Category Archives: Edmonton

Great Ramen Shop in Edmonton

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There’s a lot of delicious complexity in this pork ramen bowl at Edmonton’s Prairie Noodle Shop

I’m a big fan of eating at restaurant counters, because it gives me a front-row view of the kitchen.

At Edmonton’s fabulous, newish Prairie Noodle Shop, I’ve discovered another benefit of sitting on a high counter stool: it’s only a few inches from bowl to mouth. All the better to slurp up that liquid and noodle goodness without wearing it.

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A fabulous chunk of roasted pork belly goes into my ramen bowl

Really, there is no elegant way to attack these gorgeous ramen bowls. Just lift your chin occasionally to admire the beautiful composition and then dive back into exploring all the complex flavours and textures.

The big plastic spoon is needed to savour the rich pork broth, simmered for 16 hours and, in my case, jacked up with miso, garlic and house-made chili oil. The chopsticks are required to grab the slender ramen noodles, the tender chunk of roasted pork belly, the smoked, shredded pork shoulder and the half umeboshi egg. Then it’s back to the spoon to scoop up niblets of sweet sesame corn.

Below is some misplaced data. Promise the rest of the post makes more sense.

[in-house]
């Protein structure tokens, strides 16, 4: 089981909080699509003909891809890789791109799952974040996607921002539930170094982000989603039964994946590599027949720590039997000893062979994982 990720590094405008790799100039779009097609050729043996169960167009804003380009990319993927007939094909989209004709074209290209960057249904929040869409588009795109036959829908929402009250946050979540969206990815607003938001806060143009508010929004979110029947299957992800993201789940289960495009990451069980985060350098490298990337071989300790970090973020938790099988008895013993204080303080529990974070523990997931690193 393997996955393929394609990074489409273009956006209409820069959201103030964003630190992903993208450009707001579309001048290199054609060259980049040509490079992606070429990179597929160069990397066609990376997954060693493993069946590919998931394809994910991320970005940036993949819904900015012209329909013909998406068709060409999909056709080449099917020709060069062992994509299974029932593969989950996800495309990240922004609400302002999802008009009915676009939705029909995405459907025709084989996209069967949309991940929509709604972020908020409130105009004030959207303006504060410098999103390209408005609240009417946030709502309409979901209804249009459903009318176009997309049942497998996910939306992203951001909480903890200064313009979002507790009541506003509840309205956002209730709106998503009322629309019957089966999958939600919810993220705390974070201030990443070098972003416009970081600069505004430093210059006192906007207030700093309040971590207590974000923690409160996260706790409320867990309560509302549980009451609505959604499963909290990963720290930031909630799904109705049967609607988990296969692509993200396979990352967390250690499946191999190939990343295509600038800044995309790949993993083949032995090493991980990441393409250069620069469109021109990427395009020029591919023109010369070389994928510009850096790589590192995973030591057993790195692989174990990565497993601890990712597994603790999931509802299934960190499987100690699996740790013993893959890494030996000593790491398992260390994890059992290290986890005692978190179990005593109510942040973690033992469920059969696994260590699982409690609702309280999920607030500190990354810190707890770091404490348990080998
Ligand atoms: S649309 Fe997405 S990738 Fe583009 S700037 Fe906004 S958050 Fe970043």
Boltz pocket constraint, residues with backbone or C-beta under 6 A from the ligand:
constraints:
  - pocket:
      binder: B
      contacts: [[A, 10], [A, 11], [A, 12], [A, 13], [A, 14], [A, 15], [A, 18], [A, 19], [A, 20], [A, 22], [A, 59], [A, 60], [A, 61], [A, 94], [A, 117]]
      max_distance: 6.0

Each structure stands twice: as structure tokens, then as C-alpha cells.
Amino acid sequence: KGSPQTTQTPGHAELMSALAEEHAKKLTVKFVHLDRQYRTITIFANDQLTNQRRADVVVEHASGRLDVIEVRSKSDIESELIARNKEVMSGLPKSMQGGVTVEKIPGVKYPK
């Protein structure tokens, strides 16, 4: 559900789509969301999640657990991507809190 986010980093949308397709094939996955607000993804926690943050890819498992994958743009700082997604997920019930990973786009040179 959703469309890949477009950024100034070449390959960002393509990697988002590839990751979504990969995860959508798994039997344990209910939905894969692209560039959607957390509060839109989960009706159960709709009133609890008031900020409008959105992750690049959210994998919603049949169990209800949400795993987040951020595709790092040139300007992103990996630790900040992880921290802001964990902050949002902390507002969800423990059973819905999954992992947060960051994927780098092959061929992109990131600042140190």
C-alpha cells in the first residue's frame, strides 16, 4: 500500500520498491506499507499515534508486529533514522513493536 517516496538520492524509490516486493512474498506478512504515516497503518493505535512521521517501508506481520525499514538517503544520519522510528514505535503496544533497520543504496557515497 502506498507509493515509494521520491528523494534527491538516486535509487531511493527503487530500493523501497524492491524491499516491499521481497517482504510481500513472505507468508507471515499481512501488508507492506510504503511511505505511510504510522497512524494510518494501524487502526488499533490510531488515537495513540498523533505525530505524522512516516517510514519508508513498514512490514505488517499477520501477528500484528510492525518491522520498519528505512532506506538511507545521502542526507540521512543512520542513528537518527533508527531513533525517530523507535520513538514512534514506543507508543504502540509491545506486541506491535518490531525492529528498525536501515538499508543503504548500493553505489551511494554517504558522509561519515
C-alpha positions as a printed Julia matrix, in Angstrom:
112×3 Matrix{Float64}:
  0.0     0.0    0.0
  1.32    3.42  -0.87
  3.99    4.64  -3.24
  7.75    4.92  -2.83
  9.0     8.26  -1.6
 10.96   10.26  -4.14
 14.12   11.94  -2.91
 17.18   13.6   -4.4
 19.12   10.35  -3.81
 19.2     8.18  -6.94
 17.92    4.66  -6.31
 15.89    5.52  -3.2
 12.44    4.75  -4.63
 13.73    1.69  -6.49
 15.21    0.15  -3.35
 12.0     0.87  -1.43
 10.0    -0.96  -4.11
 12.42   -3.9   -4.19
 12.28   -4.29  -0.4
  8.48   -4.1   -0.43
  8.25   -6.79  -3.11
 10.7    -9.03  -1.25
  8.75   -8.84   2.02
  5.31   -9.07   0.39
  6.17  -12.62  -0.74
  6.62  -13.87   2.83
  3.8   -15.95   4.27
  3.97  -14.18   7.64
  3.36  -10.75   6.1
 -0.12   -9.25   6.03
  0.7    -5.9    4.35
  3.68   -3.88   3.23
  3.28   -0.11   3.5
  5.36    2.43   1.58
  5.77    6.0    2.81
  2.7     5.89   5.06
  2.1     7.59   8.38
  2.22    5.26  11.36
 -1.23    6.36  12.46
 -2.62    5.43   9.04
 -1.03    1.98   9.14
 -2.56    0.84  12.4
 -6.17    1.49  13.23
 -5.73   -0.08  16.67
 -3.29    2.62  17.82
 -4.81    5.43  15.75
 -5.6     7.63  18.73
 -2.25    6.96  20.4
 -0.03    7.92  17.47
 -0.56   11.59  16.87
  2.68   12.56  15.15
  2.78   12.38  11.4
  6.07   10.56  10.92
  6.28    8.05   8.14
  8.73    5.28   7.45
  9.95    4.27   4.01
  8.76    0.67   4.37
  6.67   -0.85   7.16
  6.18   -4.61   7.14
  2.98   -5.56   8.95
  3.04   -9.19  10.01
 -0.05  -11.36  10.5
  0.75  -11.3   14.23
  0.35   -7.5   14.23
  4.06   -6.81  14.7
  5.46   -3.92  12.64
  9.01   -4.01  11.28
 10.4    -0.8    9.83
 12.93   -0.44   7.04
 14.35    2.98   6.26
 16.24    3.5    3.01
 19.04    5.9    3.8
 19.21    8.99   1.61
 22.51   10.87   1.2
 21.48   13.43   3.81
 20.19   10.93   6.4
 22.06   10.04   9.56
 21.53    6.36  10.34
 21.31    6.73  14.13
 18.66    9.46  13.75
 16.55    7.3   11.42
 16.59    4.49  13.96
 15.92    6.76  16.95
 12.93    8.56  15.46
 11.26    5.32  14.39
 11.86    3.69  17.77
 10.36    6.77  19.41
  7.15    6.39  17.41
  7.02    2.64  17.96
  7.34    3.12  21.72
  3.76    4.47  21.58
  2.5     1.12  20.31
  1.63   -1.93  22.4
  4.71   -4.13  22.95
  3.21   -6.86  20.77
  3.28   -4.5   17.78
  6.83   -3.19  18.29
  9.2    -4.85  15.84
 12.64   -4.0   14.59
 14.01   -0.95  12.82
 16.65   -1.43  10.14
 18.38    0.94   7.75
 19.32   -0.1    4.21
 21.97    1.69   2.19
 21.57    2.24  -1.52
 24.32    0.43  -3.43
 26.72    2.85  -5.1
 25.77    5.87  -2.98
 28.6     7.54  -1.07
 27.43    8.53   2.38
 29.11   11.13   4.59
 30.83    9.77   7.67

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The spoon is one of the tools needed to attack this big bowl of goodness

There’s a lot going on in this big bowl forged by chef/owner Eric Hanson—a bargain really at $15.50 for this much originality and quality.

Prairie Noodle Shop
10350 124 Street, Edmonton, Alberta
Monday 11 am-2:30 pm, Tuesday to Saturday 11 am-2:30 pm, 4:30 pm-10 pm. Closed Sunday


Edmonton’s Little Village offers great Greek-to-go

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Theo Psalios runs a great little Greek takeout joint in Edmonton

I could easily eat more Greek food. But there’s something about sitting down at tables covered in blue-and-white tablecloths and ordering platters of sleep-inducing fare that keeps me away.

So when a place like Edmonton’s Little Village offers quick, flavourful Greek food to go, I’m all over it.

As the name suggests, it’s a tiny, strip-mall-style deli. There are a few stools for in-house dining. But most folks, I suspect, are picking things up to eat at home or on the road.

They can choose from display cases brimming with chicken legs, lamb shanks and other Greek standards like spanakopita, moussaka, lemon potatoes and dolmades.

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Display cases brimming with great Greek food

We decide to eat in, allowing us to watch the action and chat with owner Theo Psalios, who has 20 years in the restaurant business and most recently migrated here from a food truck of the same name. The trucks still operates for some events like the Thursday night 124th street market, where we pick up an excellent lamb burger.

At the bricks-and-mortar location, I order keftedes—meatballs made of beef, pork, bacon and mint, smeared with tzatziki sauce and wrapped with some veggies in a pita ($8.50). My sister gets a slab of moussaka ($7.50).